You can post anything by tapping the app's big edit button at the bottom right corner. The only thing you need to do is type your message and then hit publish. In this case, retweets and likes would be called reblogging and favorites, respectively. As soon as you log in with a server, the app shows you what people on that server are sharing. The platform allows users to search for anyone, but the content that appears in categories such as News, Hashtags, Community, and For You is contingent on what people are sharing in the selected server.

On the Home page, you will see the content of the people you are following. Your posts can be found in the profile section, just like on Twitter. Among other things, users can create polls, upload photos and videos, and post animated emojis. A privacy option lets you control who can reply to your posts.

Why does Mastodon have servers?


Mastodon is not a platform, but a network of decentralized servers. In the tech world, this is known as decentralized — which cannot be manipulated by a single entity. Hence, no single authority owns and regulates the entire communications platform (as opposed to Musk owning Twitter and changing his mind about its operation at any time). When you join a server, your posts are visible on that server. In some cases, your content can also be viewed across Mastodon networks, depending on other servers' policies.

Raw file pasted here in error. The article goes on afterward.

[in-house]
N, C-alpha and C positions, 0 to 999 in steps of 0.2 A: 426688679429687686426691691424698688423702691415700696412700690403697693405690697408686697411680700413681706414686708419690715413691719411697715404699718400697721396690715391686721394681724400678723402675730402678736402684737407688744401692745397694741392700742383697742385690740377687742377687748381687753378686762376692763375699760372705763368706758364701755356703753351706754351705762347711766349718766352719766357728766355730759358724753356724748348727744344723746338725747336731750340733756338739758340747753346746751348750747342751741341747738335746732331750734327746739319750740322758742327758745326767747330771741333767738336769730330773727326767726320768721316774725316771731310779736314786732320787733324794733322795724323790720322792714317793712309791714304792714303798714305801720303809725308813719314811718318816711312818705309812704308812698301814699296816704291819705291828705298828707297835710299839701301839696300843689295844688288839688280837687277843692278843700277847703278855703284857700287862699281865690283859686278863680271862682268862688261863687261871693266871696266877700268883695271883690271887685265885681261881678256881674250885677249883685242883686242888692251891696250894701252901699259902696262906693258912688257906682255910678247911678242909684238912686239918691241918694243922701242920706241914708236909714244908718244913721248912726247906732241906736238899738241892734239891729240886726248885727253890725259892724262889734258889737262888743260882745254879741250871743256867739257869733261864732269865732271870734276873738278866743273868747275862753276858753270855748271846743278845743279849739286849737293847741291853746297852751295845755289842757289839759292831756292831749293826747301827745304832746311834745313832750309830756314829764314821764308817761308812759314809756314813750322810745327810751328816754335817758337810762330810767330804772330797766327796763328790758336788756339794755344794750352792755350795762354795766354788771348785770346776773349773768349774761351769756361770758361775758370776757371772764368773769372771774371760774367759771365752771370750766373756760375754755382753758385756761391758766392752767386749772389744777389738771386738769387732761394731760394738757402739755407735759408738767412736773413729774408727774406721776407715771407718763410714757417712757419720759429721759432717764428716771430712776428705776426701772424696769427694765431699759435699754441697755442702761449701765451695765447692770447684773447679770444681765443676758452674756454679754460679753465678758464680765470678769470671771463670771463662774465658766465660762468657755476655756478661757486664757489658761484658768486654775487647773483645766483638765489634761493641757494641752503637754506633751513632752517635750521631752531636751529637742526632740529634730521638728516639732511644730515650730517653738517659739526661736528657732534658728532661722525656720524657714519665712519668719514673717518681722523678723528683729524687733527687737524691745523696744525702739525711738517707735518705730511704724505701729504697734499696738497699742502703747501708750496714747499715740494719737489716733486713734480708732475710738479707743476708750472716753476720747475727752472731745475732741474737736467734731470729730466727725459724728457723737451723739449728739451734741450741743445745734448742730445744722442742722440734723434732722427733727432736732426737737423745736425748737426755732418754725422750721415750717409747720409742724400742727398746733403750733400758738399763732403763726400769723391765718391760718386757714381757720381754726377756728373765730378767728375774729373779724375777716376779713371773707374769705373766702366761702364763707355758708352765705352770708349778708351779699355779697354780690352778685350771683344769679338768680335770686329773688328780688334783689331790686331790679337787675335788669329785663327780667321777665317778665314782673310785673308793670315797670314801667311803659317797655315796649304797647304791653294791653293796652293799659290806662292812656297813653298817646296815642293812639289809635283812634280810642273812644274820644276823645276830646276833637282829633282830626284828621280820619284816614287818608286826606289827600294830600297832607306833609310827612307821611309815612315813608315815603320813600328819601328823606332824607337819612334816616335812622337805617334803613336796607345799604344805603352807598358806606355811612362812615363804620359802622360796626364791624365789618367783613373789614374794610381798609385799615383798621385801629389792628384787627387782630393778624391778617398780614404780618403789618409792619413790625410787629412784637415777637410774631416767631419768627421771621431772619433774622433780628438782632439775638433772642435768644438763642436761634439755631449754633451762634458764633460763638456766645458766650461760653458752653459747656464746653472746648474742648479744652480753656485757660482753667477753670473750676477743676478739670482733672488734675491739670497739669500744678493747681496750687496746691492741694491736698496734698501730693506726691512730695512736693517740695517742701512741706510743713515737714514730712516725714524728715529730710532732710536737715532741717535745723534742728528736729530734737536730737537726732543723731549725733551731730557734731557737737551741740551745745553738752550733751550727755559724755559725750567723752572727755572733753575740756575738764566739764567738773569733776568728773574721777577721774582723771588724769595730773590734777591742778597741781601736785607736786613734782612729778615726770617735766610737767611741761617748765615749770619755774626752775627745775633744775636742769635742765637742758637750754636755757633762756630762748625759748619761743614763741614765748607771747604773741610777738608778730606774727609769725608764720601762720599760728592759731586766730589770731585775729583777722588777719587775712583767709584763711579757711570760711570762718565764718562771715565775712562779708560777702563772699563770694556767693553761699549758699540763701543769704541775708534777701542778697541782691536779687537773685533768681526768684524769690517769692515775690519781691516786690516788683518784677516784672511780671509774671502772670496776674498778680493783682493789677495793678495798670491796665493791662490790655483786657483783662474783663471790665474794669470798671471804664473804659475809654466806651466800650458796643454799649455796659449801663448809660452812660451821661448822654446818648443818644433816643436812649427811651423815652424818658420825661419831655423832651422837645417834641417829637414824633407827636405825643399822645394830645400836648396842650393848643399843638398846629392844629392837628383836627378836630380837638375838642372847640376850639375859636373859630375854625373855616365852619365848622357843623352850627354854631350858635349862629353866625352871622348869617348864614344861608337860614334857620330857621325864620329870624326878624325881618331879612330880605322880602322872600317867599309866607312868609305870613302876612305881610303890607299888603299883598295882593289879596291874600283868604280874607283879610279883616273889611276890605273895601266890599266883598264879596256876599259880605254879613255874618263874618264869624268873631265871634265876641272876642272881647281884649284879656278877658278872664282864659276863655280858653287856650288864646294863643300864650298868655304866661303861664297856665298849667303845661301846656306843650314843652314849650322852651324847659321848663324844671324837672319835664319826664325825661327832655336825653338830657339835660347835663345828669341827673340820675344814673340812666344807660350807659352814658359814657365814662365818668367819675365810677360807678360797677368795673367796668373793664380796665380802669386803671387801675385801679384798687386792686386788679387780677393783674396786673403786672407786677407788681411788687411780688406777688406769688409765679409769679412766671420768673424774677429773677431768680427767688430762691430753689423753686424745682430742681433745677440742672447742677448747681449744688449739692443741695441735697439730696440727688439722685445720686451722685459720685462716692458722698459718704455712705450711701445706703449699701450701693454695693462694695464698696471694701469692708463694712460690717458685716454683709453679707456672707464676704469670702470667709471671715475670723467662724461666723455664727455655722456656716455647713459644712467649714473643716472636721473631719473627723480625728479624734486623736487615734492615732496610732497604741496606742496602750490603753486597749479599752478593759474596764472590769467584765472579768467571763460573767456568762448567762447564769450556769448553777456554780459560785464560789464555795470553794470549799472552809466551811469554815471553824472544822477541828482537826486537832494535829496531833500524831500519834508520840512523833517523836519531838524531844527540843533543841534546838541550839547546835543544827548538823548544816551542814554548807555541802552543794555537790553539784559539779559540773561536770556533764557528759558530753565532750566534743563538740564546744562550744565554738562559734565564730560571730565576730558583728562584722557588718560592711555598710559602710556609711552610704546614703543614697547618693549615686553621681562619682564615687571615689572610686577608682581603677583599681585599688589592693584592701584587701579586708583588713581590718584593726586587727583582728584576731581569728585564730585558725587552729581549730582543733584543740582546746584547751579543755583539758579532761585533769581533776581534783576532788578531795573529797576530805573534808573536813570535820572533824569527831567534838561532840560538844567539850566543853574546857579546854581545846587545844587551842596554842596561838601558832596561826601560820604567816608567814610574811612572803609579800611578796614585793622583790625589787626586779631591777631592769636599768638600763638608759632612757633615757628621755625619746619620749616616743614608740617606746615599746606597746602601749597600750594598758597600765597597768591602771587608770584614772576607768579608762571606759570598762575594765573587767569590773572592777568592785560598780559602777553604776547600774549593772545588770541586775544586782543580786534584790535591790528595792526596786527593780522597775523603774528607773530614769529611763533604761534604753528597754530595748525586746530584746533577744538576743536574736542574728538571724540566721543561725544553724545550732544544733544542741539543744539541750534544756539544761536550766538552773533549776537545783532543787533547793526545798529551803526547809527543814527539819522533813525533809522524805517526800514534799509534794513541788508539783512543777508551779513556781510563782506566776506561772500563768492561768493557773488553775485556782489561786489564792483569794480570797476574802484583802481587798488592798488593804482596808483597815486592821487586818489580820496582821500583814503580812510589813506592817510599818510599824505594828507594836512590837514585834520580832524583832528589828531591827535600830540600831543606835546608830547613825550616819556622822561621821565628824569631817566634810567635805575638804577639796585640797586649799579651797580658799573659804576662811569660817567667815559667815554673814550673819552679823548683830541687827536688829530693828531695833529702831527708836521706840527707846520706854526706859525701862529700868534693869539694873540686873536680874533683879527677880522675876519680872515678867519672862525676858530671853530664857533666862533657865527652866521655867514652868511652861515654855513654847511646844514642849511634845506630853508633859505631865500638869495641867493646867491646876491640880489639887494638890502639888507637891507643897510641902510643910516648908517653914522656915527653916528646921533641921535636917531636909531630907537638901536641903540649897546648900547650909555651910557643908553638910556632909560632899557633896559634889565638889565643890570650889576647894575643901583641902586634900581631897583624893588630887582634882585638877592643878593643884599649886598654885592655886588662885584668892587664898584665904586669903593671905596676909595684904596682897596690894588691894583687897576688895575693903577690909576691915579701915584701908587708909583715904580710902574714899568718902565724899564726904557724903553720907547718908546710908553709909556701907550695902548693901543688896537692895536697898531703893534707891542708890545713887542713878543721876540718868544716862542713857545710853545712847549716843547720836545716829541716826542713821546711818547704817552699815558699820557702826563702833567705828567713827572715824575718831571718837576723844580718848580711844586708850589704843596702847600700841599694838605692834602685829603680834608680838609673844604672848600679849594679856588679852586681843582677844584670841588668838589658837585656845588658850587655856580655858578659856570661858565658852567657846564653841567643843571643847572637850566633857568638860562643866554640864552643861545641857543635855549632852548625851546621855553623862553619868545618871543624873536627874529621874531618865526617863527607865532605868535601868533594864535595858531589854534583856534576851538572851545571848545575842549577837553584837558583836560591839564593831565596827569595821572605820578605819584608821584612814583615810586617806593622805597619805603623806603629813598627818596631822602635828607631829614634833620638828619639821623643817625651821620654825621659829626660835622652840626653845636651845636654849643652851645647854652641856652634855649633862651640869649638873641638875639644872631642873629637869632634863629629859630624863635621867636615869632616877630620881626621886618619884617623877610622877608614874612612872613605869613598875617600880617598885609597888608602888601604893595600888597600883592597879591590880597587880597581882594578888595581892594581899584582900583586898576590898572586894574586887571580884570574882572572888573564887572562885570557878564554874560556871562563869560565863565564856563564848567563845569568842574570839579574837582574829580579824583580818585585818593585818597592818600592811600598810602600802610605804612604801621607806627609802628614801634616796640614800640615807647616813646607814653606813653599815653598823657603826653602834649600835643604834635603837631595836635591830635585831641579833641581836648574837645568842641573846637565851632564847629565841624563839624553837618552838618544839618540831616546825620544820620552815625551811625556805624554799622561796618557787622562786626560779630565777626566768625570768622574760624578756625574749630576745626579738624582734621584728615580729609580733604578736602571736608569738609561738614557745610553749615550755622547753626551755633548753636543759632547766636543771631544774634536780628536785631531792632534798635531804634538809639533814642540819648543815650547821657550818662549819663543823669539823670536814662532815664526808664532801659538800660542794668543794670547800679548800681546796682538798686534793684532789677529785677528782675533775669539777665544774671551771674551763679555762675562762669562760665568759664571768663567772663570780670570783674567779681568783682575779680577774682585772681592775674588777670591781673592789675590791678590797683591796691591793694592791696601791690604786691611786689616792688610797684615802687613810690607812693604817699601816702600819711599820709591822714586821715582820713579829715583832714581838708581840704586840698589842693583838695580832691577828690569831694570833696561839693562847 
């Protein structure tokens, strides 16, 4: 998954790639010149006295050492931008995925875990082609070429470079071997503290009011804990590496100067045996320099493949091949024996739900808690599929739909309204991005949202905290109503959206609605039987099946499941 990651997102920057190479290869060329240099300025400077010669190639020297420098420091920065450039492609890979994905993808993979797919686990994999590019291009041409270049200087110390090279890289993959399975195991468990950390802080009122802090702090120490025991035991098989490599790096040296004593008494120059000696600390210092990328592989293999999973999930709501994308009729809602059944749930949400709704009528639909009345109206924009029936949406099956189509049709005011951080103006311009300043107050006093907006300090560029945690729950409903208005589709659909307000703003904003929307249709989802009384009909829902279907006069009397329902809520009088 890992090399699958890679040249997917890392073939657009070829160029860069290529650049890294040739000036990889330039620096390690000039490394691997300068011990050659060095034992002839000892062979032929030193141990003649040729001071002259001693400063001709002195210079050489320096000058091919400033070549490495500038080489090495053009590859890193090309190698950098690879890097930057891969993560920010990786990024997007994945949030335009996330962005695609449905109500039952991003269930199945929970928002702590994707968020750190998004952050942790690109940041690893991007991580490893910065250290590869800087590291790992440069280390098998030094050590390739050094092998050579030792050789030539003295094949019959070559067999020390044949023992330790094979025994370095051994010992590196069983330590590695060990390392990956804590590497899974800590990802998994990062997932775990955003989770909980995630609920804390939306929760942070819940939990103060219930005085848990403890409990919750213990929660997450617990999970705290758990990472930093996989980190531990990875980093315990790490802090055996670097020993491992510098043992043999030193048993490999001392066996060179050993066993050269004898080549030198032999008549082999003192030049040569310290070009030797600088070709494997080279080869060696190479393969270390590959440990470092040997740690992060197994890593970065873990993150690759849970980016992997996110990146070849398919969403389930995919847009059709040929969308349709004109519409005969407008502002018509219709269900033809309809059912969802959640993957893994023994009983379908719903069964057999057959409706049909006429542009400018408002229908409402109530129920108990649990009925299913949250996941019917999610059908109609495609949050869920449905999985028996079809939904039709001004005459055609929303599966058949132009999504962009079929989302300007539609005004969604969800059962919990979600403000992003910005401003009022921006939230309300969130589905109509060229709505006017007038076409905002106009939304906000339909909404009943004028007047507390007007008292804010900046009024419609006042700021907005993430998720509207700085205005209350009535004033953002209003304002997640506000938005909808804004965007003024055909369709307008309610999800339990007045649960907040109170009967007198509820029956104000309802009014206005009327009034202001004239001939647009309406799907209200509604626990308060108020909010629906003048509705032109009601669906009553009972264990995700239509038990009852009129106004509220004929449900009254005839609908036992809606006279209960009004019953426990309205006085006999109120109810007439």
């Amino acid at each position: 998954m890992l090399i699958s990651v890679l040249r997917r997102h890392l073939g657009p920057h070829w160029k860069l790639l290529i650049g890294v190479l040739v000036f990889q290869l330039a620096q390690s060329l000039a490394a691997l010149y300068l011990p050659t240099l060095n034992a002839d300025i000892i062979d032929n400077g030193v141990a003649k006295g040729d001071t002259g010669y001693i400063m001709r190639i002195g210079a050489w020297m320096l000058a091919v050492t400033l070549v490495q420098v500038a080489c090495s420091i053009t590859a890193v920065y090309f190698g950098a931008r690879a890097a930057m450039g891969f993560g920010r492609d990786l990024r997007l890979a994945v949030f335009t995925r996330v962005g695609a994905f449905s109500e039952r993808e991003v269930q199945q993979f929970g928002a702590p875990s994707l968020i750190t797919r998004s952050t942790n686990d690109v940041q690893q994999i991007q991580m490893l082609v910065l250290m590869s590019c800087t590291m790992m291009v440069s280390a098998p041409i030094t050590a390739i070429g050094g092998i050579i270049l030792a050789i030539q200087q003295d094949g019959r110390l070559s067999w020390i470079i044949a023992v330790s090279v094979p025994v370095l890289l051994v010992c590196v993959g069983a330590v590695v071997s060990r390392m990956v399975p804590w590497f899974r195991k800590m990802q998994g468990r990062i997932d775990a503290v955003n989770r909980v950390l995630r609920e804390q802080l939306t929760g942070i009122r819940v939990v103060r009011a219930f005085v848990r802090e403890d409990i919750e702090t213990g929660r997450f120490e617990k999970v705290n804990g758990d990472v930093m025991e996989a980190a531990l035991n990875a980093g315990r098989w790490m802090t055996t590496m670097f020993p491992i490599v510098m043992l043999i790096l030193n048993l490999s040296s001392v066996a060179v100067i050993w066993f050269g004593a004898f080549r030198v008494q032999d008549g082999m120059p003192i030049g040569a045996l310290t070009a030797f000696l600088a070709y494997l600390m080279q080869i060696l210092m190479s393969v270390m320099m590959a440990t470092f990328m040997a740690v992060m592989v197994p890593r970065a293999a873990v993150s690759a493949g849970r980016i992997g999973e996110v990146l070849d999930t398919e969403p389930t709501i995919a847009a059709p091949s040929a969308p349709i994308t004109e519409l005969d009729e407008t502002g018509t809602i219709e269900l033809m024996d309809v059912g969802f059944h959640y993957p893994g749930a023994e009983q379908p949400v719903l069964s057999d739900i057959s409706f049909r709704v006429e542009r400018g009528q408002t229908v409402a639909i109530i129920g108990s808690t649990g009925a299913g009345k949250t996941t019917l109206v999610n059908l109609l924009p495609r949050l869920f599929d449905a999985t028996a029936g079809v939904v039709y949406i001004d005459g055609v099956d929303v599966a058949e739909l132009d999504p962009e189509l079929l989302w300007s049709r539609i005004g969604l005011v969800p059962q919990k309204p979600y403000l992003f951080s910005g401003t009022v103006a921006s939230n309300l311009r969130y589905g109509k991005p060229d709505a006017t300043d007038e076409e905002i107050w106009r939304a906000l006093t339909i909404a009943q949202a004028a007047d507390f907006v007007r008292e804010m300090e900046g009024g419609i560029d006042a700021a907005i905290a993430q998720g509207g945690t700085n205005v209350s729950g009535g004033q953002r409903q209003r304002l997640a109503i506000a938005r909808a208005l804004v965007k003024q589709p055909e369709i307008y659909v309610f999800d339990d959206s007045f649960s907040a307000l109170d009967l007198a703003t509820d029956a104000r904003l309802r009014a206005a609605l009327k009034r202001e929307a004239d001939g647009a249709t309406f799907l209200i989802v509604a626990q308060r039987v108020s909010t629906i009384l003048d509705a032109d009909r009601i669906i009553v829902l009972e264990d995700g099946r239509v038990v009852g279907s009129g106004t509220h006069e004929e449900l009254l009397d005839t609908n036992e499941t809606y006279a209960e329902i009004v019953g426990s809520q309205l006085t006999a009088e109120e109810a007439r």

A stark contrast to Twitter, where everything you post is visible to everyone unless you have a protected account for followers only.

What are the issues with Mastodon?


There are other problems with Mastodon besides teething troubles and moving away from the 'blue bird'. Mastodon's biggest flaw is that it leaves you at the whim of the person or organization running your server. Your Mastodon account is in the hands of the server admin - if they decide to abandon the server, you lose it. It is also possible for a server admin to snoop on private toots - or delete an account for any reason.

Should you migrate to Mastodon?


Taking into consideration Musk's views on moderation and his perception of 'free speech,' many Twitter users are concerned that the platform will become a cesspool of hate. There have already been many people who transitioned from Twitter to Mastodon, including Hollywood actor Kathy Griffin and singer Sara Bareilles.

Do you think you should use Mastodon? The process may seem complicated compared to Twitter, but it takes time to learn. Mastodon may be the place for you if you are wary of Twitter.

There aren't all the features of Twitter here, but most of them are available. Your posts cannot be saved as drafts and there is no DM section. The blue tick doesn't appear to be available to everyone. The platform does not contain any advertisements. There are a lot of people trying to use this website and the loading times are a bit slow. Notifications are not sent out on time as well. It can be fixed with an update.

Final Words


At the moment, only a limited number of people and organizations are using this platform. People may not enjoy using this service for a long time. We'll have to wait and see whether Mastodon can attract more people in the coming weeks and months.

It is important to note that Mastodon is a free service with no large funding like Facebook and other platforms.